Many companies featured on Money advertise with us. Opinions are our own, but compensation and
in-depth research determine where and how companies may appear. Learn more about how we make money.

Advertiser Disclosure

The purpose of this disclosure is to explain how we make money without charging you for our content.

Our mission is to help people at any stage of life make smart financial decisions through research, reporting, reviews, recommendations, and tools.

Earning your trust is essential to our success, and we believe transparency is critical to creating that trust. To that end, you should know that many or all of the companies featured here are partners who advertise with us.

Our content is free because our partners pay us a referral fee if you click on links or call any of the phone numbers on our site. If you choose to interact with the content on our site, we will likely receive compensation. If you don't, we will not be compensated. Ultimately the choice is yours.

Opinions are our own and our editors and staff writers are instructed to maintain editorial integrity, but compensation along with in-depth research will determine where, how, and in what order they appear on the page.

To find out more about our editorial process and how we make money, click here.

By Jennifer Calfas
March 22, 2017

Americans will likely take their debt to the grave.

New data shows that 73% of American consumers die in debt. The average total balance left over is $61,554 (and that includes mortgage debt). The numbers come from Experian FileOne and Credit.com, which examined the average debt of people who were alive in October 2016 but died in December 2016.

Of the 73% who died with debt, the most common kind of debt was from credit card balances. Mortgage debt, outstanding auto loans, personal loans and student loans followed, in that order. On average, the remaining unpaid balances included $25,391 in student loans, $4,531 in credit card debt, $17,111 in auto loans and $14,793 in personal loans.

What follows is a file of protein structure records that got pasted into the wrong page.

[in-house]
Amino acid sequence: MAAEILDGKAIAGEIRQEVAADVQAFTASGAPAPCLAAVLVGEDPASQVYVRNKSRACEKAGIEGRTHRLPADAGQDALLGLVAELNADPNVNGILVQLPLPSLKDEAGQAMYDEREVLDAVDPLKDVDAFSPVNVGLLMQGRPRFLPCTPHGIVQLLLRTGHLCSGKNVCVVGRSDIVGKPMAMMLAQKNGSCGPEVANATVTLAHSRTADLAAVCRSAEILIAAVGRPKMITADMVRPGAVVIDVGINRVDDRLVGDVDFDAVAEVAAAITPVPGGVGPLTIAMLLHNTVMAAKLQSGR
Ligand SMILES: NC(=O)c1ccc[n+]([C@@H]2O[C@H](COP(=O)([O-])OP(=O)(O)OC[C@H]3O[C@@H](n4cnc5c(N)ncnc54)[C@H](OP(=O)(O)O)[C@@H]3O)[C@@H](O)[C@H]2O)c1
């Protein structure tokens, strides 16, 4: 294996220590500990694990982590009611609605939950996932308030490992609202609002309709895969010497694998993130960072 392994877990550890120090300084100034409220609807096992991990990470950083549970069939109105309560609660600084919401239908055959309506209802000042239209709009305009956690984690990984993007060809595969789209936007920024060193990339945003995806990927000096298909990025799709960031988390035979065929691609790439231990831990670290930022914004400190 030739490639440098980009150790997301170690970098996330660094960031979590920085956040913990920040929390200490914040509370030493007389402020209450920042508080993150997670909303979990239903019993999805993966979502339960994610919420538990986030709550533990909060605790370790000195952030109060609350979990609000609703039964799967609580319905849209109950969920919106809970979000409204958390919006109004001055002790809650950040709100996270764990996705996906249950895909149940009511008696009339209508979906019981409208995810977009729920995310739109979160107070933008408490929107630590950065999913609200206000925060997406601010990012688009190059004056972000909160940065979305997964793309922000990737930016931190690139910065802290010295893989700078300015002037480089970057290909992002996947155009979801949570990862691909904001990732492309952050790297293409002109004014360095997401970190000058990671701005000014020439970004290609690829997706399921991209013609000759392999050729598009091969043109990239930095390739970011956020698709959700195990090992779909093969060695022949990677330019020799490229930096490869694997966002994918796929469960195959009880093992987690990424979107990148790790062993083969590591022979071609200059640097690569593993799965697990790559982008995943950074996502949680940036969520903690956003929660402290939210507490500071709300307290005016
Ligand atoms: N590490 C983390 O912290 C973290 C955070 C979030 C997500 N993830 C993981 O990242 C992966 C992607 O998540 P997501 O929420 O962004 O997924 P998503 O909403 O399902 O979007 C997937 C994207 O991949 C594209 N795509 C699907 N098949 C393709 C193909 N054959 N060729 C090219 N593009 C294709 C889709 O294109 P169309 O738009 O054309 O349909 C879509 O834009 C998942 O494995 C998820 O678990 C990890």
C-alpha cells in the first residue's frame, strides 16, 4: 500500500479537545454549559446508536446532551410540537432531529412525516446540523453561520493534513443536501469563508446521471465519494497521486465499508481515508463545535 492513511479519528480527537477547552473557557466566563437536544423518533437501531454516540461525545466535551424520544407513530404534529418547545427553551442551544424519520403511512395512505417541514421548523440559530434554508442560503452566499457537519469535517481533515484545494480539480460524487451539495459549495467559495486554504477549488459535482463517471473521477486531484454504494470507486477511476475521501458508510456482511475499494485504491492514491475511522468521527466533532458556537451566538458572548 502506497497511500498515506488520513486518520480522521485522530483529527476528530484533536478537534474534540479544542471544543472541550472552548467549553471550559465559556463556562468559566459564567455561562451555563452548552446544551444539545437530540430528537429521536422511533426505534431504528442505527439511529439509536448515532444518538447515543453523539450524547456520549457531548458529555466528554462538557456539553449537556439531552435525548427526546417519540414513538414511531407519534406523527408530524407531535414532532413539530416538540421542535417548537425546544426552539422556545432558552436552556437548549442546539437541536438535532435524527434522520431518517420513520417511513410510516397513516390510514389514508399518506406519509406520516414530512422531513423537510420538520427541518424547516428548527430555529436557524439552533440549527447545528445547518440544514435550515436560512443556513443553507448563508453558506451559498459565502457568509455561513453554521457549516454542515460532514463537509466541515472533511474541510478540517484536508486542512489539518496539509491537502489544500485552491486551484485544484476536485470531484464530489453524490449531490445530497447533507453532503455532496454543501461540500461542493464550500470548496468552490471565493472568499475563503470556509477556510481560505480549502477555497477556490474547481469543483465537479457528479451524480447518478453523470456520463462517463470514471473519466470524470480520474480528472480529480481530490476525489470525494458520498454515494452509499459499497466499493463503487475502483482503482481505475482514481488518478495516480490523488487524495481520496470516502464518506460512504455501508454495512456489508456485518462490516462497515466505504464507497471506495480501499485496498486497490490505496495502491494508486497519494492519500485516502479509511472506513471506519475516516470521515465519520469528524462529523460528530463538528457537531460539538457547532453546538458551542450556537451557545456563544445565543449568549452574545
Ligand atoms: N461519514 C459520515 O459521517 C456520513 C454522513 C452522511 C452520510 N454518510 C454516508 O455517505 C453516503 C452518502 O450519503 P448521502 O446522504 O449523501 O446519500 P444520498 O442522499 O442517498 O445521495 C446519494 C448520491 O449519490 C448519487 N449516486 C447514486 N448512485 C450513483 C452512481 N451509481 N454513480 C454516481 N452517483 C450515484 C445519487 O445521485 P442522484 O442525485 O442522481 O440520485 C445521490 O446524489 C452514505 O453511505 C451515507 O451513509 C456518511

What happens to the debt after someone dies depends on the type of debt, as Money has reported. For example, if the person who died was married and cosigned a loan with his or her spouse, the spouse will be responsible for the outstanding debt. But, with personal loans like credit card debt, those left behind will not be responsible for the deceased person’s debt. Creditors can make claims on the estate before assets are distributed after a family’s loss.

Advertiser Disclosure

The purpose of this disclosure is to explain how we make money without charging you for our content.

Our mission is to help people at any stage of life make smart financial decisions through research, reporting, reviews, recommendations, and tools.

Earning your trust is essential to our success, and we believe transparency is critical to creating that trust. To that end, you should know that many or all of the companies featured here are partners who advertise with us.

Our content is free because our partners pay us a referral fee if you click on links or call any of the phone numbers on our site. If you choose to interact with the content on our site, we will likely receive compensation. If you don't, we will not be compensated. Ultimately the choice is yours.

Opinions are our own and our editors and staff writers are instructed to maintain editorial integrity, but compensation along with in-depth research will determine where, how, and in what order they appear on the page.

To find out more about our editorial process and how we make money, click here.

EDIT POST